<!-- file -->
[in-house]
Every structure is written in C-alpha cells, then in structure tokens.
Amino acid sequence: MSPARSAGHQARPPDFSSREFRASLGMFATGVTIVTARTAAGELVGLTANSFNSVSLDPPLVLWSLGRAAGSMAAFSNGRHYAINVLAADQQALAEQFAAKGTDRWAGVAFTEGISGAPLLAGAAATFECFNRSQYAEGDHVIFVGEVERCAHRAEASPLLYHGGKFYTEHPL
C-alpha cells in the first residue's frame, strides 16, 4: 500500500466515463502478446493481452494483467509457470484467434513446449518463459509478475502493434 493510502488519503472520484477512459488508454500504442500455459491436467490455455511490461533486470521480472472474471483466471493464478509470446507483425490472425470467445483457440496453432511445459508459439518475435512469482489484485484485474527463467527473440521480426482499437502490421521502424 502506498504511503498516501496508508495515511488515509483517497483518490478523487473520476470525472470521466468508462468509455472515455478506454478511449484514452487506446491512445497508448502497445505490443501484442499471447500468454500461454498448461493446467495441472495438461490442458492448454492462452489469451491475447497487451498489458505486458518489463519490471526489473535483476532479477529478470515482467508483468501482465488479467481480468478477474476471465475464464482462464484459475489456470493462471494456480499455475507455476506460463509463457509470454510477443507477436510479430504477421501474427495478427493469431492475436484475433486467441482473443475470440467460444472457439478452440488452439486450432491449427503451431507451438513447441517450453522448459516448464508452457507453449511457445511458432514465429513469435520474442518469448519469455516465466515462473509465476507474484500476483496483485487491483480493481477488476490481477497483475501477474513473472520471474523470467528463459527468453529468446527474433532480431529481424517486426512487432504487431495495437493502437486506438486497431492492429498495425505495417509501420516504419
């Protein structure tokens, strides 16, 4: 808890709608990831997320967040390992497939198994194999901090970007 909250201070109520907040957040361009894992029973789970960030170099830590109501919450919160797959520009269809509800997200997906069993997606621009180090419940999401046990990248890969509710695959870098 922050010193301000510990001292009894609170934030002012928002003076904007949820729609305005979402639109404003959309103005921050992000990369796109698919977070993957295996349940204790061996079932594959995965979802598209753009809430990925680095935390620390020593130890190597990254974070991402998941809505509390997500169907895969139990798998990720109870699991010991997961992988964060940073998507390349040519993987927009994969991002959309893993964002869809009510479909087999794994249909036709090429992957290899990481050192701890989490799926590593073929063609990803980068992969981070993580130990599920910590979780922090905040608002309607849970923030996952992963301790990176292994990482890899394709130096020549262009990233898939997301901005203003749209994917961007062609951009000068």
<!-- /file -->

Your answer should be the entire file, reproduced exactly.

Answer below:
[in-house]
Every structure is written in C-alpha cells, then in structure tokens.
Amino acid sequence: MSPARSAGHQARPPDFSSREFRASLGMFATGVTIVTARTAAGELVGLTANSFNSVSLDPPLVLWSLGRAAGSMAAFSNGRHYAINVLAADQQALAEQFAAKGTDRWAGVAFTEGISGAPLLAGAAATFECFNRSQYAEGDHVIFVGEVERCAHRAEASPLLYHGGKFYTEHPL
C-alpha cells in the first residue's frame, strides 16, 4: 500500500466515463502478446493481452494483467509457470484467434513446449518463459509478475502493434 493510502488519503472520484477512459488508454500504442500455459491436467490455455511490461533486470521480472472474471483466471493464478509470446507483425490472425470467445483457440496453432511445459508459439518475435512469482489484485484485474527463467527473440521480426482499437502490421521502424 502506498504511503498516501496508508495515511488515509483517497483518490478523487473520476470525472470521466468508462468509455472515455478506454478511449484514452487506446491512445497508448502497445505490443501484442499471447500468454500461454498448461493446467495441472495438461490442458492448454492462452489469451491475447497487451498489458505486458518489463519490471526489473535483476532479477529478470515482467508483468501482465488479467481480468478477474476471465475464464482462464484459475489456470493462471494456480499455475507455476506460463509463457509470454510477443507477436510479430504477421501474427495478427493469431492475436484475433486467441482473443475470440467460444472457439478452440488452439486450432491449427503451431507451438513447441517450453522448459516448464508452457507453449511457445511458432514465429513469435520474442518469448519469455516465466515462473509465476507474484500476483496483485487491483480493481477488476490481477497483475501477474513473472520471474523470467528463459527468453529468446527474433532480431529481424517486426512487432504487431495495437493502437486506438486497431492492429498495425505495417509501420516504419
């Protein structure tokens, strides 16, 4: 808890709608990831997320967040390992497939198994194999901090970007 909250201070109520907040957040361009894992029973789970960030170099830590109501919450919160797959520009269809509800997200997906069993997606621009180090419940999401046990990248890969509710695959870098 922050010193301000510990001292009894609170934030002012928002003076904007949820729609305005979402639109404003959309103005921050992000990369796109698919977070993957295996349940204790061996079932594959995965979802598209753009809430990925680095935390620390020593130890190597990254974070991402998941809505509390997500169907895969139990798998990720109870699991010991997961992988964060940073998507390349040519993987927009994969991002959309893993964002869809009510479909087999794994249909036709090429992957290899990481050192701890989490799926590593073929063609990803980068992969981070993580130990599920910590979780922090905040608002309607849970923030996952992963301790990176292994990482890899394709130096020549262009990233898939997301901005203003749209994917961007062609951009000068």